Civil Society Groups Demand Royal Commission On Malaysia Poverty

They told the government to set realistic poverty measures based on Malaysia’s development as an upper middle income country.

KUALA LUMPUR, Sept 6 — Civil society today called for a royal commission or a special taskforce to investigate poverty in Malaysia, after a United Nations representative disputed the official near-zero rate.

Forty-five civil society organisations (CSO) activists, academics, business community and think tank representatives convened yesterday to review a report by UN Special Rapporteur on extreme poverty and human rights, Philip Alston, who found that Malaysia’s poverty rate could actually be between 15 and 20 per cent, instead of the official 0.4 per cent figure.

“Dialogue with urban poor at in low cost flats in major city centres is also most essential to determine who are the new poor? What are their challenges? What they feel should be done to address their exclusion?

“Participants called on the government to set a new national narrative by hearing the voices at the grassroots (Dialogues Rakyat) so as to capture their lived realities as we enter 2020,” Denison Jayasooria from the Malaysian CSO SDG (sustainable development goals) Alliance and Kingsley Strategic Institute for Asia Pacific head Michael Yeoh said in a joint statement.

The royal commission, they said, should review the report and conduct a national-level inquiry via dialogues with public from all states, especially interior villages in Sabah, Sarawak and Kelantan, with forest-based communities and with all the target need groups mentioned in Alston’s report.

Participants at yesterday’s meeting, including Unicef Representative for Malaysia Marianne Clark-Hattingh and World Bank senior economist Kenneth Simler, urged the government to re-examine poverty measurement and set realistic criteria based on Malaysia’s development as an upper middle income country, instead of benchmarking with the poorest nations.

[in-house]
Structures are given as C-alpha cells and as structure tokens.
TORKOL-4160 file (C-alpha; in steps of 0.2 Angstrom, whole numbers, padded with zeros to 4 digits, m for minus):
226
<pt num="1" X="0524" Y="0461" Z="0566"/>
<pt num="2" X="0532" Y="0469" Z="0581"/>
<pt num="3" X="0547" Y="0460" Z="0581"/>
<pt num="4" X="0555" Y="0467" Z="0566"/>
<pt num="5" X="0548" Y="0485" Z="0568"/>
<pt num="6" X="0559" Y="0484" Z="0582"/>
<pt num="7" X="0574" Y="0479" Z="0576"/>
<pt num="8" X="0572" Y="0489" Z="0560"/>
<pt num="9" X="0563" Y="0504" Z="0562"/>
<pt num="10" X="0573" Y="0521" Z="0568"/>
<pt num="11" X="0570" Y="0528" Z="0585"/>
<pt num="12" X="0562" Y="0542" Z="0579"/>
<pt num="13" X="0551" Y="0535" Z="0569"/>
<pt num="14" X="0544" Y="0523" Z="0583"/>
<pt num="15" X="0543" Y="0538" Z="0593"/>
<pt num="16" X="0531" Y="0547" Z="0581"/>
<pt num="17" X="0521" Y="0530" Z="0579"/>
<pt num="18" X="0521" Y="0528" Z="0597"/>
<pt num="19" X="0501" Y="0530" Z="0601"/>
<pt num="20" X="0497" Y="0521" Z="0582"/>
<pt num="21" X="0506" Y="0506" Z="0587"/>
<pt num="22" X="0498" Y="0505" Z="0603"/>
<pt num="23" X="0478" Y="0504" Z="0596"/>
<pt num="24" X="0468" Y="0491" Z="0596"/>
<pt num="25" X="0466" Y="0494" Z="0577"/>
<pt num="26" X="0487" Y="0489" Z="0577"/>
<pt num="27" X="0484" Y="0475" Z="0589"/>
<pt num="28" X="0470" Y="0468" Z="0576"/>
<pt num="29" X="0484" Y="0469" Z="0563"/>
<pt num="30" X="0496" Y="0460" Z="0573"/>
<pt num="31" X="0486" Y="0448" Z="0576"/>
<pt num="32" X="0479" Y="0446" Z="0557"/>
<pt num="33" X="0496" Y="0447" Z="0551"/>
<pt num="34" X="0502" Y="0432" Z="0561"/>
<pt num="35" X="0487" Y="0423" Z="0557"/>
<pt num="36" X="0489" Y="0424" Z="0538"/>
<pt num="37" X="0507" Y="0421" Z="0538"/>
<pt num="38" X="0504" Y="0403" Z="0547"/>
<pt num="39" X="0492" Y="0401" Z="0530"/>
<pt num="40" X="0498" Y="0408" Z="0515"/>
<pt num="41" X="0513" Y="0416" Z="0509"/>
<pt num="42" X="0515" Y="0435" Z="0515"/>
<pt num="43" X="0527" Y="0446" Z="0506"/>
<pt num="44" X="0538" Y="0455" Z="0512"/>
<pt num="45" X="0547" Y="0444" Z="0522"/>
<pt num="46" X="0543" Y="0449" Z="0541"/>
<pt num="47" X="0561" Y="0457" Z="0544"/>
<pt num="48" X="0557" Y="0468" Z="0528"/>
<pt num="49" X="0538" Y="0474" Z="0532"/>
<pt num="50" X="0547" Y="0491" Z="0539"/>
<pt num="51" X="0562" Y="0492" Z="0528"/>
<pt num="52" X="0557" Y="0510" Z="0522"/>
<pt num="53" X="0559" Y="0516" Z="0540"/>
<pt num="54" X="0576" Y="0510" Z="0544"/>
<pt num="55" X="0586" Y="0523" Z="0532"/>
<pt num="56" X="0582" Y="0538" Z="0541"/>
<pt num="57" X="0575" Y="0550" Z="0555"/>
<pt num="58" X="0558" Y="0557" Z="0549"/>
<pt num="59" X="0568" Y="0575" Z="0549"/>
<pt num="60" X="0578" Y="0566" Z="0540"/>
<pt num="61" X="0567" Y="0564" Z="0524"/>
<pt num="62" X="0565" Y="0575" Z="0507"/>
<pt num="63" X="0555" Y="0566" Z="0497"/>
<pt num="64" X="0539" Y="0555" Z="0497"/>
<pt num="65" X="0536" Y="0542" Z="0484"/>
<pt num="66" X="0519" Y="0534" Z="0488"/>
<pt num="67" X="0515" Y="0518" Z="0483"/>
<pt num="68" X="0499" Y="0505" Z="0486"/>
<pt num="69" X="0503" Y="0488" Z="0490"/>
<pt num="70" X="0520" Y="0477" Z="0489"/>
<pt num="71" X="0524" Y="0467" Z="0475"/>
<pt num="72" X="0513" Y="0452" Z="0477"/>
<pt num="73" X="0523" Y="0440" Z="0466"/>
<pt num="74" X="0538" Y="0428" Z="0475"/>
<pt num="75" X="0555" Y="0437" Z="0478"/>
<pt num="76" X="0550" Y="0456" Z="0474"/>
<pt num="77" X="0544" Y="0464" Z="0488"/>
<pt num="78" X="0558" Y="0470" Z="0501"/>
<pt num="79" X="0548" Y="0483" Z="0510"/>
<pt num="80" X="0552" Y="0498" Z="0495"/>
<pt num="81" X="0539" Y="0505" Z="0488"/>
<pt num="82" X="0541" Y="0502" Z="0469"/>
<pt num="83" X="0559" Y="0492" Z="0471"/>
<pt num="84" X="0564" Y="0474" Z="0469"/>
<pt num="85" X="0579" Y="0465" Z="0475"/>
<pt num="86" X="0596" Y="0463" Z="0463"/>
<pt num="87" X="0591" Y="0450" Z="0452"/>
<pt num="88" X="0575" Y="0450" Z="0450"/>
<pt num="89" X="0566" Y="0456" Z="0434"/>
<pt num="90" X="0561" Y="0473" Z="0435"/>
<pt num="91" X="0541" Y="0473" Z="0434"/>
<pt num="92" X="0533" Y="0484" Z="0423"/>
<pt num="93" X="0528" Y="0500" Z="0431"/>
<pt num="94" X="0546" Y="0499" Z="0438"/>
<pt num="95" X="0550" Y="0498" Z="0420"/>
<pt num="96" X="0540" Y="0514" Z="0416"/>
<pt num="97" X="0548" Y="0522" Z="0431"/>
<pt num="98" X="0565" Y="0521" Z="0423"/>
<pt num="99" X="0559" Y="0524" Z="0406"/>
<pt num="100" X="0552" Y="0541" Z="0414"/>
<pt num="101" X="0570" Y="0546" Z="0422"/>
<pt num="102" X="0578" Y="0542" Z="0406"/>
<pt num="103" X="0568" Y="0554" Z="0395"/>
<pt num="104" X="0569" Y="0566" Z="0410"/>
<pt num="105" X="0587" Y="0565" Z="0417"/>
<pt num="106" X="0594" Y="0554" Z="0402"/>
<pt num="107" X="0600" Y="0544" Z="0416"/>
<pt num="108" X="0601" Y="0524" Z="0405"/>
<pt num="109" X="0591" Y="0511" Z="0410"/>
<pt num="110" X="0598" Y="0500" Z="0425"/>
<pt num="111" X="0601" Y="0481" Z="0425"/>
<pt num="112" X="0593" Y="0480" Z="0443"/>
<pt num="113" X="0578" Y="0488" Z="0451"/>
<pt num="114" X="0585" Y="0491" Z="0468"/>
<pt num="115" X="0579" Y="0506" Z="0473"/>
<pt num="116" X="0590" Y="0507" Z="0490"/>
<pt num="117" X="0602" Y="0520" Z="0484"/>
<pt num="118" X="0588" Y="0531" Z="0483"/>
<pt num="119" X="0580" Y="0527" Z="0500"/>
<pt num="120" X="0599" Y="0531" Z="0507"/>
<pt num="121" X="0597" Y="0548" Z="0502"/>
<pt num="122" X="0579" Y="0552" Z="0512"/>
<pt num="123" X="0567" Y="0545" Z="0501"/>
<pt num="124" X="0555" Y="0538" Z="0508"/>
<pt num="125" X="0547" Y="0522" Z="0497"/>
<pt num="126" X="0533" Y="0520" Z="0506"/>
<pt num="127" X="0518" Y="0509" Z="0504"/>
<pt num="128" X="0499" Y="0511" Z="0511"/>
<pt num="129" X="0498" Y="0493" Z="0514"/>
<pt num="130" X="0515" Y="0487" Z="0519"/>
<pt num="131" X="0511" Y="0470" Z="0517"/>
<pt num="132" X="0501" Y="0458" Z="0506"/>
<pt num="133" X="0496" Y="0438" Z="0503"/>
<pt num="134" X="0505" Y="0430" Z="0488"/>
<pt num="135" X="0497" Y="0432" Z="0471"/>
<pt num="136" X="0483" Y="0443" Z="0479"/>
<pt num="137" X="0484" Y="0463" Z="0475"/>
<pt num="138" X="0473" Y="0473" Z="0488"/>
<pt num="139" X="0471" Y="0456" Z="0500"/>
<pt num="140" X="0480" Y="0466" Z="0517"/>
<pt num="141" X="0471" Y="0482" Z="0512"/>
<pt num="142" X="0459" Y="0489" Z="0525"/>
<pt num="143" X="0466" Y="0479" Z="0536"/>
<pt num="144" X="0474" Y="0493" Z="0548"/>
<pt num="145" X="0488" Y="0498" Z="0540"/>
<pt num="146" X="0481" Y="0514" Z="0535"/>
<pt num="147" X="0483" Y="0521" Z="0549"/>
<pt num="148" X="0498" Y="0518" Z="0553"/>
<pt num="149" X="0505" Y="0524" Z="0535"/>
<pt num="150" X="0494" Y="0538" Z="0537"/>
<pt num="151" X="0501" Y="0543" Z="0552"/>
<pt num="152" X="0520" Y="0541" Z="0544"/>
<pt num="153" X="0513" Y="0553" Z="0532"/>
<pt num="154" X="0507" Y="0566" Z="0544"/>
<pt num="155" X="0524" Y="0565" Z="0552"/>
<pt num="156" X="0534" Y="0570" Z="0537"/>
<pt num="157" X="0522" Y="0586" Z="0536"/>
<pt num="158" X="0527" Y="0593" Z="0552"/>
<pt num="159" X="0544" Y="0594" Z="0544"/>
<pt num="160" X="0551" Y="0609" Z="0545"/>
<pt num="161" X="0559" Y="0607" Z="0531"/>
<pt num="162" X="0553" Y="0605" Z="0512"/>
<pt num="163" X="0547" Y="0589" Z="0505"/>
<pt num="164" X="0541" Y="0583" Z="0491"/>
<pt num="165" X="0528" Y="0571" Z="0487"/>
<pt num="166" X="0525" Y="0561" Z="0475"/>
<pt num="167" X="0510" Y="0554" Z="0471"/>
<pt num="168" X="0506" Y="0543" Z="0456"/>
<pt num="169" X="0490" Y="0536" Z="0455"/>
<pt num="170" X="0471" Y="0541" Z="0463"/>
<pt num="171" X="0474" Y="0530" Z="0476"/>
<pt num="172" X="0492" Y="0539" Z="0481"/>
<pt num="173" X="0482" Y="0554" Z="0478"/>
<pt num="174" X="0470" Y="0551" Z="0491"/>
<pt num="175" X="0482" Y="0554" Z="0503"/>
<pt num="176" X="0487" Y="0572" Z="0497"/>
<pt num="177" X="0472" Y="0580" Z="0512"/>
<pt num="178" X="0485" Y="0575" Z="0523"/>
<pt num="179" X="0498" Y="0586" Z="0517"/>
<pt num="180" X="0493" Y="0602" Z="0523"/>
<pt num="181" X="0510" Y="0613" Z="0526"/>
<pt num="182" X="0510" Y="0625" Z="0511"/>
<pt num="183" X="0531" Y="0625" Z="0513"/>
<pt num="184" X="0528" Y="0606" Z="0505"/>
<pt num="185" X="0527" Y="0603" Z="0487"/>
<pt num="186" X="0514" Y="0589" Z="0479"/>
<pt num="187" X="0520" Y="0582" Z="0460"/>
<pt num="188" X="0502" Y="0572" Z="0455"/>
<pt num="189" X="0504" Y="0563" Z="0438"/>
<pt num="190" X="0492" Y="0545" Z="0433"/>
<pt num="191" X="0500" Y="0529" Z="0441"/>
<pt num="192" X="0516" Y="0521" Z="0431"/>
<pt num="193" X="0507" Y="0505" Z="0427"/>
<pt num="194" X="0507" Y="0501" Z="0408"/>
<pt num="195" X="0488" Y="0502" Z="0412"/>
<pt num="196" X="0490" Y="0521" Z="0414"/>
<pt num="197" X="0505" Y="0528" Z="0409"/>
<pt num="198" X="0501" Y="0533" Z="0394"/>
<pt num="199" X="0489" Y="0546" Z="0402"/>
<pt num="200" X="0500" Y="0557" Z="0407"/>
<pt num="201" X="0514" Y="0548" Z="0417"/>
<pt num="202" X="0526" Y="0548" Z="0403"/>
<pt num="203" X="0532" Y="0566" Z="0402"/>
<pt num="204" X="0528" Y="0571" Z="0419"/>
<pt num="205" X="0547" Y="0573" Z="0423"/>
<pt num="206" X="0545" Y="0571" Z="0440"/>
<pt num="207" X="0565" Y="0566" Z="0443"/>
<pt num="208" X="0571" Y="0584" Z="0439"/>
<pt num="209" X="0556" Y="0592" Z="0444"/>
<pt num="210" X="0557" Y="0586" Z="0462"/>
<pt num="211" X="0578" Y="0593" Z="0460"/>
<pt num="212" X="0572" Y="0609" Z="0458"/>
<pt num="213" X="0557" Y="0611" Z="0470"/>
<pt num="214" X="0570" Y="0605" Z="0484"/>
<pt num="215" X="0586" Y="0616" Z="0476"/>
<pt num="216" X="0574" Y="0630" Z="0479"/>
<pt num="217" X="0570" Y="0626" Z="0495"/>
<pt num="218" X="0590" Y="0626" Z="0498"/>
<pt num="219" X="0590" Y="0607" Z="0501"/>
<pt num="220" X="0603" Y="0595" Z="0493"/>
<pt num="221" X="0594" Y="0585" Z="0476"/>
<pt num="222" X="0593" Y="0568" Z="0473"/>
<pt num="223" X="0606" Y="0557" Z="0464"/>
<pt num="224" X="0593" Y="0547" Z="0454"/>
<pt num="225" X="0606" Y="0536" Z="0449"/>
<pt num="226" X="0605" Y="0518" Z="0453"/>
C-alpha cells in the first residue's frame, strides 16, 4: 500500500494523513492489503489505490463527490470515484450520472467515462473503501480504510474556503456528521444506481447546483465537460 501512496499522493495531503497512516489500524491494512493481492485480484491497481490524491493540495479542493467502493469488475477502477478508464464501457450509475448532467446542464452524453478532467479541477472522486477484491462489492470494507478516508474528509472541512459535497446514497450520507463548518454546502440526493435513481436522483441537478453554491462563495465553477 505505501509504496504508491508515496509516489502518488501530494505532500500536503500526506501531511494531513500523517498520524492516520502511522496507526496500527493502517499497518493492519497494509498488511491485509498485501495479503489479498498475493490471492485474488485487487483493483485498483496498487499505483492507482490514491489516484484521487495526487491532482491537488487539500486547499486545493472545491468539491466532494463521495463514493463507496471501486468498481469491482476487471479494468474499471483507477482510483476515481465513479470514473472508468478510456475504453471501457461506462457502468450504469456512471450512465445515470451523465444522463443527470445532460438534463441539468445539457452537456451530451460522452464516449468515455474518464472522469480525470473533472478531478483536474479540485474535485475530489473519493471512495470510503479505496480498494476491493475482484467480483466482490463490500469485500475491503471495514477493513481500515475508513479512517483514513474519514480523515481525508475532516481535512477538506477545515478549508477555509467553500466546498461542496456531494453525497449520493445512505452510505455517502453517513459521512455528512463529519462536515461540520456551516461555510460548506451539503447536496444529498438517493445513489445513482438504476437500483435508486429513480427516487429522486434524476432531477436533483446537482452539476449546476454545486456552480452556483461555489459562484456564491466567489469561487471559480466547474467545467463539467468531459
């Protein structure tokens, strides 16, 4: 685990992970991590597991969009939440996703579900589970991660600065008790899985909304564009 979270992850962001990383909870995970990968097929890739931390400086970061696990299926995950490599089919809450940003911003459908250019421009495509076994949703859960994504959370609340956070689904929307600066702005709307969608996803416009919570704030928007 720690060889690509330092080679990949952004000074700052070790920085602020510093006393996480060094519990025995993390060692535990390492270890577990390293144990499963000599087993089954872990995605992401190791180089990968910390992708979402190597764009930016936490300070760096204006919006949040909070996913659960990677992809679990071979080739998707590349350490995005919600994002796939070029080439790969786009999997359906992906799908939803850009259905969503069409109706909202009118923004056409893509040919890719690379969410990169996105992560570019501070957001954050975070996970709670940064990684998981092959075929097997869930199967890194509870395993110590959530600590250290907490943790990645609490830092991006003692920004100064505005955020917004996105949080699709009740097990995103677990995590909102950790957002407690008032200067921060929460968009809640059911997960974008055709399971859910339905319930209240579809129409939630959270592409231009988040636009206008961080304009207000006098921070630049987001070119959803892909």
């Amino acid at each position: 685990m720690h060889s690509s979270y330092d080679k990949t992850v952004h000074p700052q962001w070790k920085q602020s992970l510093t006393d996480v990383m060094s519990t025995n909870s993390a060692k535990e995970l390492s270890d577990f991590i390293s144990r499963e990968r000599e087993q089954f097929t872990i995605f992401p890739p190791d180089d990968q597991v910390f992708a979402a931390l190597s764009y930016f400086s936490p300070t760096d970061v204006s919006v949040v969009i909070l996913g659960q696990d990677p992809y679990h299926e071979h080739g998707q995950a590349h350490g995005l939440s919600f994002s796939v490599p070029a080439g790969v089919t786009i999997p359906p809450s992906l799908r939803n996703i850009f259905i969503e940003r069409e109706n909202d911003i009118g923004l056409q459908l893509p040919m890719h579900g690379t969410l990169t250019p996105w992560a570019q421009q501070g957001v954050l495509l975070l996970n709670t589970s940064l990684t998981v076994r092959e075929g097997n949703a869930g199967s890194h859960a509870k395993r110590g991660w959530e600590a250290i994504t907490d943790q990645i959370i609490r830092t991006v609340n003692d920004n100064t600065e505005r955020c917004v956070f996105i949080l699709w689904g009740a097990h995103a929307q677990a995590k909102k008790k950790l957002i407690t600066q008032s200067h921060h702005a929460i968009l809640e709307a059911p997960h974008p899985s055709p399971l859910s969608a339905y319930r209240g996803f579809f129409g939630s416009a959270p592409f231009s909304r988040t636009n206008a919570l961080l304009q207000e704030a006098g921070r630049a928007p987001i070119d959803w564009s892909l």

“In this context, participants expressed their frustration in the current non-transparent approach of inaccessibility to public data and the inadequate disaggregated data availability. The call is for open disclosure of poverty data for independent research and academic assessment,” said the statement.

The civil society representatives also told the government not to reject Alston’s report, but to use it as a reference to review issues faced by the poor in Malaysia and make appropriate policies and programmes that reflect SDGs’ thrust of “leaving no one behind” in the 12th Malaysia Plan.

Discussing at length on the content of the report, the roundtable also called for better collaboration among all stakeholders as poverty eradication was a joint responsibility.

Alston had previously said at the end of his 11-day visit to Malaysia in August that the poverty line of RM980 monthly household income underpinning Malaysia’s official 0.4 per cent national poverty rate, or less than 25,000 households, was a “very low and highly unrealistic poverty line”.

He also criticised Malaysia’s new multi-dimensional poverty index that is touted by Ministry of Economic Affairs officials under Pakatan Harapan as the future of poverty measurement, saying that it yielded “figures that are so low as to beggar belief, and relies heavily on the existing income-based measure.”.

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